Prophets of Rage -Brixton Academy, London, 13/06/2017 4

Prophets of Rage -Brixton Academy, London, 13/06/2017

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Rage are back!…kind of.

Rage Against The Machine in their original form, melded rock and rap with a fiery anti establishment spirit that was pure punk rock. In the live arena, no one could touch them. So when it was announced last year that the original members were continuing without original MC Zack DeLa Rocha, and in his stead would be Hip Hop heavy weights Chuck D and B Real, many eyebrows were raised. Would it be as good as the old days? would it be better? Would it be better than Audioslave? After their first London performance the answers would seem to be almost, no and oh yes.

DJ Lord opens the set with some deft turntable work, it’s clear he knows his audience, mixing together Slayer, Nirvana and Metallica with a smorgasbord of old school Hip Hop. It’s not long for Prophets of Rage to take the stage however, fists raised in unison, it’s clear that the spirit is still alive and well. Pummelling straight into Public Enemy’s ‘Prophets of Rage’ and then ‘Testify‘ by Rage Against The Machine, the template for the night is set. Sweaty Intense Classics, front to back.

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The core members of Rage Against The Machine play like they’ve never been away. Tim Commerford and Brad Wilk provide a rhythm section that can go from straight up funk to white line punk aggression in a heartbeat. While Guitarist Tom Morello steals the show more than once, with his versatility. Avant garde noise solos, fluid jazz inspired runs, and old school Deep Purple Riffs are all present with much more up his sleeves. His inventiveness is simply a joy to watch.

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Chuck D and B Real are no less entertaining, constantly moving and supporting each other’s rhymes. Basically Chuck D sometimes gets to be Sen Dog, B Real sometimes gets to be Flava Flav, and they both get to be Zack DeLa Rocha. Which is where it could have possibly all gone wrong. DeLaRocha’s delivery was famously full of piss and vinegar and well, Rage. But if Chuck D’s statesman like baritone, and B Real’s nasal quirkiness don’t quite fit that mould it doesn’t matter. The crowd knows every chorus and the place goes off. I have never felt Brixton Academy this hot before as the heat from the crowd jumping in unison builds and builds.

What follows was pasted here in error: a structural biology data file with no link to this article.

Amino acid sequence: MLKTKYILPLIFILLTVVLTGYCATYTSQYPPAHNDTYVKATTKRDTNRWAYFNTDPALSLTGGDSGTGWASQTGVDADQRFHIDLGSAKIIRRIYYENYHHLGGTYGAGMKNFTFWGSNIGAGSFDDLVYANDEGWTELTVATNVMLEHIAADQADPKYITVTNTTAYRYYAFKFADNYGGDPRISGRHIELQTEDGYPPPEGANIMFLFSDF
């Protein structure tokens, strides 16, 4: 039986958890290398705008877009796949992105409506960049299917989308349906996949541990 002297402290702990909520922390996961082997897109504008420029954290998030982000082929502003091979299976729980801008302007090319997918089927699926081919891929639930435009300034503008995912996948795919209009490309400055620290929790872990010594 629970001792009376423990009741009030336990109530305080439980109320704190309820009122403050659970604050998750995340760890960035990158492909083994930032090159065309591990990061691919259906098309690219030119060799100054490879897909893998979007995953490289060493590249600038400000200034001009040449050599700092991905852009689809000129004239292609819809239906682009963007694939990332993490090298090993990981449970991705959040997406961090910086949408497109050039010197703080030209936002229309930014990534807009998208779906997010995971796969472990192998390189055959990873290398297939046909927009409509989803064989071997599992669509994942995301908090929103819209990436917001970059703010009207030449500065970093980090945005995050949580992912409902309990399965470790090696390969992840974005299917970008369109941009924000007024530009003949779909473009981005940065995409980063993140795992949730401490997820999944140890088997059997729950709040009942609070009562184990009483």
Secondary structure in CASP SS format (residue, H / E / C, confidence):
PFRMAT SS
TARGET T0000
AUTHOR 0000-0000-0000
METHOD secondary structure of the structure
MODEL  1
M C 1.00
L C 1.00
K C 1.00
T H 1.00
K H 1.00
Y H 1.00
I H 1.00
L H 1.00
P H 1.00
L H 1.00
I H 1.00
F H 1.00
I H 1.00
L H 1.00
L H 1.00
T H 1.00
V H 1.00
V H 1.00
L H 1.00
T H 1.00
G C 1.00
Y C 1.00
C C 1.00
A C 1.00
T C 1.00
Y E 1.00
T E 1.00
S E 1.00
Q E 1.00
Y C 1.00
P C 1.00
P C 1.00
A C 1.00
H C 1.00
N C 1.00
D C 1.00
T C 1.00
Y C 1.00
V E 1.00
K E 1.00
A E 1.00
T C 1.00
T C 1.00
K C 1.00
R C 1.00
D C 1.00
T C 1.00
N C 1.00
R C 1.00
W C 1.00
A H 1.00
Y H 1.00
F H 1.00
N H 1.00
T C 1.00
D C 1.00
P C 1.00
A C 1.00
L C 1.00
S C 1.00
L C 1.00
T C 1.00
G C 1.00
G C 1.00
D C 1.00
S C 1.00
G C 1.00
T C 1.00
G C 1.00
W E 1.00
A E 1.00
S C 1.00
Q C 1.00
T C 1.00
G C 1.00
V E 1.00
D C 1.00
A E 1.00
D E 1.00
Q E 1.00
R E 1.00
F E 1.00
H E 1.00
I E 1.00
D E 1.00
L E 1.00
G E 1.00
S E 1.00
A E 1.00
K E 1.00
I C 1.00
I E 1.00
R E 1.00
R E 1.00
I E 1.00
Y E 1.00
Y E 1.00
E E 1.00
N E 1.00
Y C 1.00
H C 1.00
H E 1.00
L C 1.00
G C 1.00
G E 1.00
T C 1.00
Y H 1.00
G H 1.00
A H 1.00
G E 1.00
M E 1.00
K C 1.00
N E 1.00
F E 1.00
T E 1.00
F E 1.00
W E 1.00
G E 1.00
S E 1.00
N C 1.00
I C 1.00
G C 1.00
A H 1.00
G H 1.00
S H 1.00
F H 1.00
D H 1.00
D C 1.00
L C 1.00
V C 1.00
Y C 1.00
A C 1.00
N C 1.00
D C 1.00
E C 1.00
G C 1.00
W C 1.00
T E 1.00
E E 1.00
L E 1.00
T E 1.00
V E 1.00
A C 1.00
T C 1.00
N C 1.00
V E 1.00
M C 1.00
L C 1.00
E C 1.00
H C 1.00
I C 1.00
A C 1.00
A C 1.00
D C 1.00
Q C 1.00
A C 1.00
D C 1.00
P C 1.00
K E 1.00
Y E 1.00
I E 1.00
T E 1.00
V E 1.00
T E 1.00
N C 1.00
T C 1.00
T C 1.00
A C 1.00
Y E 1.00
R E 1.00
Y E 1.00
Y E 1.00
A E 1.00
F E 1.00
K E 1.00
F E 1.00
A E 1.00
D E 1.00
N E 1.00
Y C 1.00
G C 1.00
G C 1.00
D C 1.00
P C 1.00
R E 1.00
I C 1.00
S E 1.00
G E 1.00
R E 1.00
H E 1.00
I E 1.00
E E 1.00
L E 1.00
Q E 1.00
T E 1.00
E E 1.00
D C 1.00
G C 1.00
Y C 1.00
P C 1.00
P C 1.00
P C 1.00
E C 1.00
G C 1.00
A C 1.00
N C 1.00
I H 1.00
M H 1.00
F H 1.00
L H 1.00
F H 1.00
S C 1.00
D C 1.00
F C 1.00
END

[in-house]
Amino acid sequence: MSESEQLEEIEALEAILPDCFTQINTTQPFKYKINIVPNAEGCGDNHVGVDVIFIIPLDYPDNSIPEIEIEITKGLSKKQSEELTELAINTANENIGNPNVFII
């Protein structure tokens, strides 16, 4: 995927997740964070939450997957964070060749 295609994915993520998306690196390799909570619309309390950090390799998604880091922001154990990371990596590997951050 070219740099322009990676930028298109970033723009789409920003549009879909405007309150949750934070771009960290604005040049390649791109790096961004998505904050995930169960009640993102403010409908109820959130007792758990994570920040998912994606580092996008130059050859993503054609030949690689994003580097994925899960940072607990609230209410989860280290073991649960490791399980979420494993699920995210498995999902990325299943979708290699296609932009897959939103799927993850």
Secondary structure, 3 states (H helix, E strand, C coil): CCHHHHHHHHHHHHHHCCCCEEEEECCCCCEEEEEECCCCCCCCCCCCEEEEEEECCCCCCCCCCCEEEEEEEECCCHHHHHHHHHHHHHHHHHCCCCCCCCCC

There are minor pauses, there’s an old school hip hop middle section as DJ Lord leads the two MCs in a battle over their back catalogues; ‘Insane in the Brain’, ‘Bring the Noise’ and more classics.

There’s also a poignant tribute to Chris Cornell, as his former Audioslave bandmates play ‘Like a Stone’ as an instrumental. The stage in darkness, save for one unattended spot lit mic stand, with the crowd singing the song in his absence. It’s just one of many ‘hair on the back of your neck ‘ moments from the evening.

As the night draws to a close B Real says These are dangerous times, and dangerous times call for dangerous songs, and this song is the most dangerous of them all”. The song is of course ‘Killing In The Name Of’ and it feels as relevant and righteous as ever. The Prophets of Rage are here, and they’re still fighting the good fight. It was never going to be as good as the first time, it never is, but tonight was more than enough. Awesome show.

Photo Credit: Mark Williams

God is in the TV is an online music and culture fanzine founded in Cardiff by the editor Bill Cummings in 2003. GIITTV Bill has developed the site with the aid of a team of sub-editors and writers from across Britain, covering a wide range of music from unsigned and independent artists to major releases.